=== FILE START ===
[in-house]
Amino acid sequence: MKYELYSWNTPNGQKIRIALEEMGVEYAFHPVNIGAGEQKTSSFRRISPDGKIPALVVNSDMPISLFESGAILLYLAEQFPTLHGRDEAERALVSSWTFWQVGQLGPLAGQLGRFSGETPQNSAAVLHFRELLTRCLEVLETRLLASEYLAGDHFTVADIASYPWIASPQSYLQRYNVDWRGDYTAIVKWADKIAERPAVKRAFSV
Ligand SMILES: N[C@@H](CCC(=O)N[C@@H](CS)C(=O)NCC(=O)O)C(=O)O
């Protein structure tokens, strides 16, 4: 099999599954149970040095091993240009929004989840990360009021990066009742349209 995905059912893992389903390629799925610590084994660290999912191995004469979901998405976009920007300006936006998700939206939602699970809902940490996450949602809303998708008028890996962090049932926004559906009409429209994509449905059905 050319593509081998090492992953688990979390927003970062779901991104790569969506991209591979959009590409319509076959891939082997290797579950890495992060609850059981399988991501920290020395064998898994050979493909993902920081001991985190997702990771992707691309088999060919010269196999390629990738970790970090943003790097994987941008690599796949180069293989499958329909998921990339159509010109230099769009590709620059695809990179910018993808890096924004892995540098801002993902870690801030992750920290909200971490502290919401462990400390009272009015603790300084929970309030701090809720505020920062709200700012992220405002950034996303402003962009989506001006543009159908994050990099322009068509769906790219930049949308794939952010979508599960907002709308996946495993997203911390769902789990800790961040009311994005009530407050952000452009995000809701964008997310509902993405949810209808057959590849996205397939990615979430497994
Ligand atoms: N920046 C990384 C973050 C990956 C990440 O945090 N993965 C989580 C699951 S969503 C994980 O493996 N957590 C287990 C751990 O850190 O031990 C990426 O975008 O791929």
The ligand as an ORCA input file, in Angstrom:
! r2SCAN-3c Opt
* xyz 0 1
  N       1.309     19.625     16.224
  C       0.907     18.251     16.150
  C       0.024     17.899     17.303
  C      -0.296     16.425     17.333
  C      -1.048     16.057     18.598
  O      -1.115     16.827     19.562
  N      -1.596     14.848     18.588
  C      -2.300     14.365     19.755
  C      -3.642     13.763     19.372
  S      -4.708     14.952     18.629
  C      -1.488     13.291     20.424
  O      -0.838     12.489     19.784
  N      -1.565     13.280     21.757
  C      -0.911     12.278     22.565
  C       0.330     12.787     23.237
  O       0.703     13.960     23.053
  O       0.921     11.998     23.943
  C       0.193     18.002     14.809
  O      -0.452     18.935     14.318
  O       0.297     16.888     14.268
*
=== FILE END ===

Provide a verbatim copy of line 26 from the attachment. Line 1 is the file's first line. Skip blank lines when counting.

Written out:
  C       0.193     18.002     14.809